Delilah’s rare smile made a fleeting appearance.  For a man, there’s no better feeling than making a woman smile, especially when she’s working overtime in an attempt not to.


“Not sure I want to watch another fella mince around in tights while saving the day,”  I said.

“That’s understandable,”  Delilah said.  “And I must say I’ve neglected to see Fast Car Criminals Parts 1-74 so I’m certain I’d be irretrievably lost were I to take in Part 75.”

“What’s a reboot?”  I asked.  “Whatever it is, they have one of a movie that came out two years ago.”

“It’s not so much a sequel as it is Hollywood getting a do-over,”  Delilah explained.  “They’re sorry they fouled up their first attempt at bringing a beloved piece of popular culture to the silver screen and they’re asking the public to give them a second chance.”

“Well,”  I said.  “I’m a sucker when it comes to giving folks a second chance.  Where would we be without them?”

Jake Hatcher, Film Noir Style Detective/Trench Coat Enthusiast

Jake Hatcher, Film Noir Style Detective/Trench Coat Enthusiast

“Speak for yourself, Mr. Hatcher,”  Delilah said.  “I always do everything right the first time.”

Delilah’s face was as stoic as the Sphinx when she said that.  I couldn’t tell if she was joking or on the up and up.  It was always so hard to tell with that dame.  With her precise diction, she never fumbled a word and rarely allowed emotion to bubble over to the surface.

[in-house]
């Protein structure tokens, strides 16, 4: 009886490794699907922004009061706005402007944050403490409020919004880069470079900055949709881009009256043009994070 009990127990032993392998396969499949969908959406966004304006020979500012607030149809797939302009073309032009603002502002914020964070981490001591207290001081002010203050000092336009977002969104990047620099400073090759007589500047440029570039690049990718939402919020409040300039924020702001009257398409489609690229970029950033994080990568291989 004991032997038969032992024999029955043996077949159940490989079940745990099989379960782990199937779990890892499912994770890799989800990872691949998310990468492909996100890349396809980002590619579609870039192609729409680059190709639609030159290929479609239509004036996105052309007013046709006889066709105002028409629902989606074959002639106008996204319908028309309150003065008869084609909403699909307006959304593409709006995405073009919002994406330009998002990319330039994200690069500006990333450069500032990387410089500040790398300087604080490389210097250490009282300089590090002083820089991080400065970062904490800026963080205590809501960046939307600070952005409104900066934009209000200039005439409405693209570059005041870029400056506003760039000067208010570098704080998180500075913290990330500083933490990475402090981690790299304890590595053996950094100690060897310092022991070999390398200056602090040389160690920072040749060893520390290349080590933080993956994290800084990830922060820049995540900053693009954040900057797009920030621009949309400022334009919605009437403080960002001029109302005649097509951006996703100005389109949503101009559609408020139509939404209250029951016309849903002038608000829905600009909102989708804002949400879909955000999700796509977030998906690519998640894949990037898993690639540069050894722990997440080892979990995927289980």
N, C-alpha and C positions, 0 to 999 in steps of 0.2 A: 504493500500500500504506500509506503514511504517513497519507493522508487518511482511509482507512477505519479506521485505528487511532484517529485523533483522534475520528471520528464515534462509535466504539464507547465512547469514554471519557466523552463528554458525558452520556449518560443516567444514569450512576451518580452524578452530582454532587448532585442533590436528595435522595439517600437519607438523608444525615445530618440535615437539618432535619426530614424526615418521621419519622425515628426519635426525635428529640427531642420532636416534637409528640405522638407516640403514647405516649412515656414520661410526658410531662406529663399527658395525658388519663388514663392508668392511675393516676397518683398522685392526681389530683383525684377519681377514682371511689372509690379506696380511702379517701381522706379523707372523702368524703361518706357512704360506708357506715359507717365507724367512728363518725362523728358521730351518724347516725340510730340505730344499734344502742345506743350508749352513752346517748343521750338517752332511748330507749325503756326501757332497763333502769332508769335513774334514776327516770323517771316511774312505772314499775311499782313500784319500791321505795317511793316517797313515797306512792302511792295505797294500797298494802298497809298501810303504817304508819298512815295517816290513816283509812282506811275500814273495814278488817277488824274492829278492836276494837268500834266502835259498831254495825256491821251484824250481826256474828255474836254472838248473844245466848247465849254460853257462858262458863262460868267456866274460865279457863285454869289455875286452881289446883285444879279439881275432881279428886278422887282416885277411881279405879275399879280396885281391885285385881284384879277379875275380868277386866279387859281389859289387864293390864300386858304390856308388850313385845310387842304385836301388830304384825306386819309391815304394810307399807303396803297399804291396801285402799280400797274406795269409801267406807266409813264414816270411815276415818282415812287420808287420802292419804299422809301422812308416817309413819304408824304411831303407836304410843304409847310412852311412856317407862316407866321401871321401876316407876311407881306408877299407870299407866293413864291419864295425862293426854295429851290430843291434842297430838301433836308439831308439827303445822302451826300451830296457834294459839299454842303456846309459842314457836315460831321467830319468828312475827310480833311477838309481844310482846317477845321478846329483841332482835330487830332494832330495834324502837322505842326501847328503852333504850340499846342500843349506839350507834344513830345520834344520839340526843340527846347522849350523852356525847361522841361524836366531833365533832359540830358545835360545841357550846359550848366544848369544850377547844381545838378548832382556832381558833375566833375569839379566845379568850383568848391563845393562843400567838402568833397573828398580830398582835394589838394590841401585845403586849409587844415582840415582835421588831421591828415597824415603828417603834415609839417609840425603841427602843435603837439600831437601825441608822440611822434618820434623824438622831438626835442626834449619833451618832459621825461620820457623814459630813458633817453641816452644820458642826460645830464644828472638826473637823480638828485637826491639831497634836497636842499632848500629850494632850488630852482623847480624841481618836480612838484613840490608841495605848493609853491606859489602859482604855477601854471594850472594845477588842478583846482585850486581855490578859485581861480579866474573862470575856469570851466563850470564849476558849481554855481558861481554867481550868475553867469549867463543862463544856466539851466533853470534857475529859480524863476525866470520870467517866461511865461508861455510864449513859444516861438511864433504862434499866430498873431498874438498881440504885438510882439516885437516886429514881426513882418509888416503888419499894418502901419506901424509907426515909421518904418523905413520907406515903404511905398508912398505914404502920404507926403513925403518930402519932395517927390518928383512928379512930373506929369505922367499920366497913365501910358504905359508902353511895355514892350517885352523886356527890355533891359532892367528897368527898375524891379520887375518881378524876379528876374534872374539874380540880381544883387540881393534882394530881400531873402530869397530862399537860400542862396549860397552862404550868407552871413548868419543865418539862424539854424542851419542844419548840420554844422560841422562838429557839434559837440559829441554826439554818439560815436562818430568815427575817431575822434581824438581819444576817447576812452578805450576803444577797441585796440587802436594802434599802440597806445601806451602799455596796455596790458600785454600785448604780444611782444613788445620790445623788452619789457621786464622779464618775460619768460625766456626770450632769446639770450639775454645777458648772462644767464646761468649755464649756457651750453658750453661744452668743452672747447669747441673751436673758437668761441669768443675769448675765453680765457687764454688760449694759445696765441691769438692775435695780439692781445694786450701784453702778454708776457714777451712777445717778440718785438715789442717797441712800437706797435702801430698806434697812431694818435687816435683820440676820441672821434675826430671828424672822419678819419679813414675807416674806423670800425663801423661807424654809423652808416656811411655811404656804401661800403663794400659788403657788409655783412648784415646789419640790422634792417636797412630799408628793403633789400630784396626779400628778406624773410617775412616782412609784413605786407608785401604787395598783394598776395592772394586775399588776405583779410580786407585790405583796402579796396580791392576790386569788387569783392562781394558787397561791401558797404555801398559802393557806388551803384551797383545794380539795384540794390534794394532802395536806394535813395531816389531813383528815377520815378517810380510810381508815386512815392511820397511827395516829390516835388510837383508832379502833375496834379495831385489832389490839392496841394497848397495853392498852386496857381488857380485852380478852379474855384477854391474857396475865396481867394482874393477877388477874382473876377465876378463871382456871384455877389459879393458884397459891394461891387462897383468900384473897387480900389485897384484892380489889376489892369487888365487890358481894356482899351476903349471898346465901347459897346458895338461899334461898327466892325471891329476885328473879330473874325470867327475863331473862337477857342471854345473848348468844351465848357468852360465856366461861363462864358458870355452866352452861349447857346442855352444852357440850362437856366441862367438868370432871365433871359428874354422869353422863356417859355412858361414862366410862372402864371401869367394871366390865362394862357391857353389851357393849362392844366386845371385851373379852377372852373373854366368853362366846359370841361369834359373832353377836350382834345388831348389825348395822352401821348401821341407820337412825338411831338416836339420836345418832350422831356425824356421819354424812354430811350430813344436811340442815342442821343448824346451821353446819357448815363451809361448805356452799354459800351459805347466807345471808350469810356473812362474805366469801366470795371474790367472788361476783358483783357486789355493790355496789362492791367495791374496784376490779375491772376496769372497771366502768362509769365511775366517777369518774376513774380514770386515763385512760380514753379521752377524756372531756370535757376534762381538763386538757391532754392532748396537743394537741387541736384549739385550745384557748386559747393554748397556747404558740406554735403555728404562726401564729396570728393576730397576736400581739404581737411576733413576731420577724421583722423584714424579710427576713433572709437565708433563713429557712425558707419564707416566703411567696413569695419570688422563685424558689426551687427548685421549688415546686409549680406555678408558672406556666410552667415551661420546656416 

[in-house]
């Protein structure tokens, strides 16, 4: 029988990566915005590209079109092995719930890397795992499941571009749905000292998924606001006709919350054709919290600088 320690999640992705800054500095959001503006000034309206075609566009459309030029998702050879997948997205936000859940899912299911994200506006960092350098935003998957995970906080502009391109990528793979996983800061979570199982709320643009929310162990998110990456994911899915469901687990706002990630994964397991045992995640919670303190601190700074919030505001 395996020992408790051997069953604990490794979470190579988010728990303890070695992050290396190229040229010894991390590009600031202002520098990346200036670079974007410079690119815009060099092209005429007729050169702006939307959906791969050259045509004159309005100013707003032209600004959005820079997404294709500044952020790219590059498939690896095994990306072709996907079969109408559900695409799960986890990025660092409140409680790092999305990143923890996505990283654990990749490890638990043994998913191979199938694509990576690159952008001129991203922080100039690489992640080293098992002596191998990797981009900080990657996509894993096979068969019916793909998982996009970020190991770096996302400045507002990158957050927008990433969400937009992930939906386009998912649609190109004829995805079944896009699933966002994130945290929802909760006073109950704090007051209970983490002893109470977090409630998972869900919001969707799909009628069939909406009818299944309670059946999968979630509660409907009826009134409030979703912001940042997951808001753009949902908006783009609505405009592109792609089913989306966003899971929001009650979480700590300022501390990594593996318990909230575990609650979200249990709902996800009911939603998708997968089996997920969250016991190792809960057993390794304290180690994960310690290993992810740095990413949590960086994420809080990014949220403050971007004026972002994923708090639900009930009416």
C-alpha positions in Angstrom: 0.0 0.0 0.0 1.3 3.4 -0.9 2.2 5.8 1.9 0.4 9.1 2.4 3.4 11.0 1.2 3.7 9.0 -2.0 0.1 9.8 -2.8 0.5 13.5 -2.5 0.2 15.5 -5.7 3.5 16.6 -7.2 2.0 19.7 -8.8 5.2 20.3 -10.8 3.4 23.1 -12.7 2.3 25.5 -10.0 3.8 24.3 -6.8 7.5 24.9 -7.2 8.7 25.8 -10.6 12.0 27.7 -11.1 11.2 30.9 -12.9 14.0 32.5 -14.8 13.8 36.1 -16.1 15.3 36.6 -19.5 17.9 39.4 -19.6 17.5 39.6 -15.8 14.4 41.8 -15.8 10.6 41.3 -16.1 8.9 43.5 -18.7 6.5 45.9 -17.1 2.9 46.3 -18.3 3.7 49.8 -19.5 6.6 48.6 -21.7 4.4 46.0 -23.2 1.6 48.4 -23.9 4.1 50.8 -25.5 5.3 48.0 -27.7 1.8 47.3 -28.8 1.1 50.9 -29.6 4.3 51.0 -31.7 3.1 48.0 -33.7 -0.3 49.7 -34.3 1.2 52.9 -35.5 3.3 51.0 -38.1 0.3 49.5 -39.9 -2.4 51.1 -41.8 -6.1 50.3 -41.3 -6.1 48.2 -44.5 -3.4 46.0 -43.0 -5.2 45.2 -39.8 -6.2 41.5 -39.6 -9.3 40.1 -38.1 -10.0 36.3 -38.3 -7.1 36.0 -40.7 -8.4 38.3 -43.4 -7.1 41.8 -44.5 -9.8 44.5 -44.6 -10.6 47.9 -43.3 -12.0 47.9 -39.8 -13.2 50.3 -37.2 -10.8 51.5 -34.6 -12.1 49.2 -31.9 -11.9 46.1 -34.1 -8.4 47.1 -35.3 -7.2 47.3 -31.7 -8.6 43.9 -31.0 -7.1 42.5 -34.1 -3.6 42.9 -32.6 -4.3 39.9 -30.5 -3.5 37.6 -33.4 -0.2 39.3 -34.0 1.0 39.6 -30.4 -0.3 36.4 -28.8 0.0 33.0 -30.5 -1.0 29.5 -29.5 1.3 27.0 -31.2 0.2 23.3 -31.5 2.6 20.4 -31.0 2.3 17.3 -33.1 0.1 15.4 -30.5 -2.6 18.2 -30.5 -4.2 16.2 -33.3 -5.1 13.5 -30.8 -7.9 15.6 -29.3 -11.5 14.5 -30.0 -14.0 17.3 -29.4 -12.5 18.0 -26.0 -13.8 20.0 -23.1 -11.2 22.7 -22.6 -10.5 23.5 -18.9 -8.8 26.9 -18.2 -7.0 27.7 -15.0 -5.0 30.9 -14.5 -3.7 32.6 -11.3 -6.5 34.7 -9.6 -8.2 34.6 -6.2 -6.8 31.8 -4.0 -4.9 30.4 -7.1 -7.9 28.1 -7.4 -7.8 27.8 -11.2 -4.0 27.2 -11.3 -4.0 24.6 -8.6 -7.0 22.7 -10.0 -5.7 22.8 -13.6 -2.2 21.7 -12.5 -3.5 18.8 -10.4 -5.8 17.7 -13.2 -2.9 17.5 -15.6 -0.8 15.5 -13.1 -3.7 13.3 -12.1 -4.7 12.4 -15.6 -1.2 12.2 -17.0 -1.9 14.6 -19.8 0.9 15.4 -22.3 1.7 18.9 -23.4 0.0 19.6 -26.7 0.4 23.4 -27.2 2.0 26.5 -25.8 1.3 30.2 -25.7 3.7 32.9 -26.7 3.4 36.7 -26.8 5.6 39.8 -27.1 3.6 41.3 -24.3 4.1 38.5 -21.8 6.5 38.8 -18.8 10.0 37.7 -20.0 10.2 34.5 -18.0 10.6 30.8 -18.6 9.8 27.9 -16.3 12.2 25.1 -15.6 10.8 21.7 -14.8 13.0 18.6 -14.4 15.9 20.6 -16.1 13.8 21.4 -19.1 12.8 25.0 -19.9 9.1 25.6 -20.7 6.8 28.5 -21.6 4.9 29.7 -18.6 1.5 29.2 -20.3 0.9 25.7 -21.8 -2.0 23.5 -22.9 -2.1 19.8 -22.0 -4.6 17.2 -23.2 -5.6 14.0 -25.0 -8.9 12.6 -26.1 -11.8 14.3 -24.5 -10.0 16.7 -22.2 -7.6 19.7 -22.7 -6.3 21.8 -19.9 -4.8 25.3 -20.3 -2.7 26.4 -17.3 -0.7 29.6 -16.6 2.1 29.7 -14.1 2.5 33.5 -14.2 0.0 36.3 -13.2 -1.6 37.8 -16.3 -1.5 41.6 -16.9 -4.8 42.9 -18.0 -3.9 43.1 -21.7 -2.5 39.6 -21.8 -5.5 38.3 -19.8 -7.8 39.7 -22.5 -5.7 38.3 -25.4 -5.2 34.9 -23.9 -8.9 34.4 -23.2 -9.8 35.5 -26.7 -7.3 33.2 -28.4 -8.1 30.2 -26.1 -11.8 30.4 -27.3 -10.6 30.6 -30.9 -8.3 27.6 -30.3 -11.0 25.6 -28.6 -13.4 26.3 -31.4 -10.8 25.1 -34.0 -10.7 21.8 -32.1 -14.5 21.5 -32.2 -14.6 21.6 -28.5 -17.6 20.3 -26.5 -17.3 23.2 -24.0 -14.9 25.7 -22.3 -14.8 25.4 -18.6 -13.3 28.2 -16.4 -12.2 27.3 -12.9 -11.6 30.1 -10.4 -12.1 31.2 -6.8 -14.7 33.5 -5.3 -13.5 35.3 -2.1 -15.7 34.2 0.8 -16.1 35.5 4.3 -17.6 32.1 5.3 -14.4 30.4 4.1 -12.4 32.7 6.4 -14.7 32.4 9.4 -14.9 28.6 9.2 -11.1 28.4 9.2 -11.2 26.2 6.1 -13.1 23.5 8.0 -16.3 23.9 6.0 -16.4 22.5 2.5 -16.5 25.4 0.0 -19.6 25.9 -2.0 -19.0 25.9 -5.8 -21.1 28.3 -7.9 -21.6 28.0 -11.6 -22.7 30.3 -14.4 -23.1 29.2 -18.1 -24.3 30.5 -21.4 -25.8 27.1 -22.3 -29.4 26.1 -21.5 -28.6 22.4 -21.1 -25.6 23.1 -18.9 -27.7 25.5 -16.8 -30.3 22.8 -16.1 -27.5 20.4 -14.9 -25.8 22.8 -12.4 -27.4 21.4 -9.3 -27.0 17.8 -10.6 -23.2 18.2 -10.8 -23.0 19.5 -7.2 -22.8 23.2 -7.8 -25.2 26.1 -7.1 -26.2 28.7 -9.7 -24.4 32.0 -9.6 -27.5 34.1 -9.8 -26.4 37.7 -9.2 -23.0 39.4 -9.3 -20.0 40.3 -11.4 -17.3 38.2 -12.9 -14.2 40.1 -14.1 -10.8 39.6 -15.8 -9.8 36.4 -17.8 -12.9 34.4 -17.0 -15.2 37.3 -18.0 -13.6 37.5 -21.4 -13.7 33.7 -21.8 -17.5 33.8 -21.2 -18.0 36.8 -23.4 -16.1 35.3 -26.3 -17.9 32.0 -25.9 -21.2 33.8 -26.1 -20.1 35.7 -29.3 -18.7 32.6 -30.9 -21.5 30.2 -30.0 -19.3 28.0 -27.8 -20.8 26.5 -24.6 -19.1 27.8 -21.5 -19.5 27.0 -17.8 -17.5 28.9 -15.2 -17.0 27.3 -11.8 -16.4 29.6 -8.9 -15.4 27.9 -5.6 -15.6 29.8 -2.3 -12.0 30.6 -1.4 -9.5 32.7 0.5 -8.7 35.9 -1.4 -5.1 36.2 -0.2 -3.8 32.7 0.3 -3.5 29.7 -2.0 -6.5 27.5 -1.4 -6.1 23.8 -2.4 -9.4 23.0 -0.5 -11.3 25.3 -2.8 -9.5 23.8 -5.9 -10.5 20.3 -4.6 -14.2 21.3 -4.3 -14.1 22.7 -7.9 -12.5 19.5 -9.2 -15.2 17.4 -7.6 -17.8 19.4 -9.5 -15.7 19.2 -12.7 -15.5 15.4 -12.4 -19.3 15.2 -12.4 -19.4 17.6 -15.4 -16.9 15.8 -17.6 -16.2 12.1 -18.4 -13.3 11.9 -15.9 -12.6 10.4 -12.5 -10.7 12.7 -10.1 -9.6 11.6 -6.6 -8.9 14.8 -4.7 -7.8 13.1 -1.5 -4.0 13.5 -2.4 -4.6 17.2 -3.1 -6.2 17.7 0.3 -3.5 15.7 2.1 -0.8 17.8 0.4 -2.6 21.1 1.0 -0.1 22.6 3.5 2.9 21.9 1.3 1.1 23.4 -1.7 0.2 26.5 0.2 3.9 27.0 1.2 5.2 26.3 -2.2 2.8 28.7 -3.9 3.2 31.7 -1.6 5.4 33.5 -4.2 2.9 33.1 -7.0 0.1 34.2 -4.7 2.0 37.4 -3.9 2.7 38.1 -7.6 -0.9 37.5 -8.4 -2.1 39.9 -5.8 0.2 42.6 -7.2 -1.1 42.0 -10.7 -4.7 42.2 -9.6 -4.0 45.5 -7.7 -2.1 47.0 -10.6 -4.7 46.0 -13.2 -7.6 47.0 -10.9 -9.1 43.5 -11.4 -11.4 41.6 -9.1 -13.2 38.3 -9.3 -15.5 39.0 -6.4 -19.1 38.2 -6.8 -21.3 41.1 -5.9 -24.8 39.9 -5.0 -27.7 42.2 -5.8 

Of all the mysteries in my life I was itching to crack, she was the most beautiful one.

“Shall we see if Mr. Pratt can ‘Aw Shucks’ his way through another one?” 

“I suppose we shall.”

I offered the lady my arm but she was taken aback by the gesture.

“Mr. Hatcher!”  Delilah said, clutching her pearls.  “Must I remind you that this is a mere social outing between work colleagues?  I’m not sure what delusions you’re harboring vis a vis the potential of amor but…”

God Sakes Alive.  I was aching for love from a gal who was locked up tighter than Fort Knox.

“You need not remind me, Ms. Donnelly,” I interrupted.  “Ma Hatcher taught me a gentleman must always offer his arm to a lady when walking next to one.  Why, you could stumble, fall, bruise your angelic visage and then I’d kick myself with the force of an angry mule over why I did nothing to prevent it.”

Another smile.  Two in one day.  It was a record.

“I see,”  Delilah said as she took my arm.  “Well, let it never be said I stood in the way of good manners.”

We strolled into the theater lobby and a cold air conditioning blast took us over, delivering us straight into Antarctica.  Hot one minute, cold the next.  It was a welcome feeling.

“I could stay in here all day,”  I said.  “It’s stifling outside.”

“It is,”  Delilah said.  “Perhaps you’d be more comfortable if you didn’t wear that trench coat everywhere?  It is August, after all.”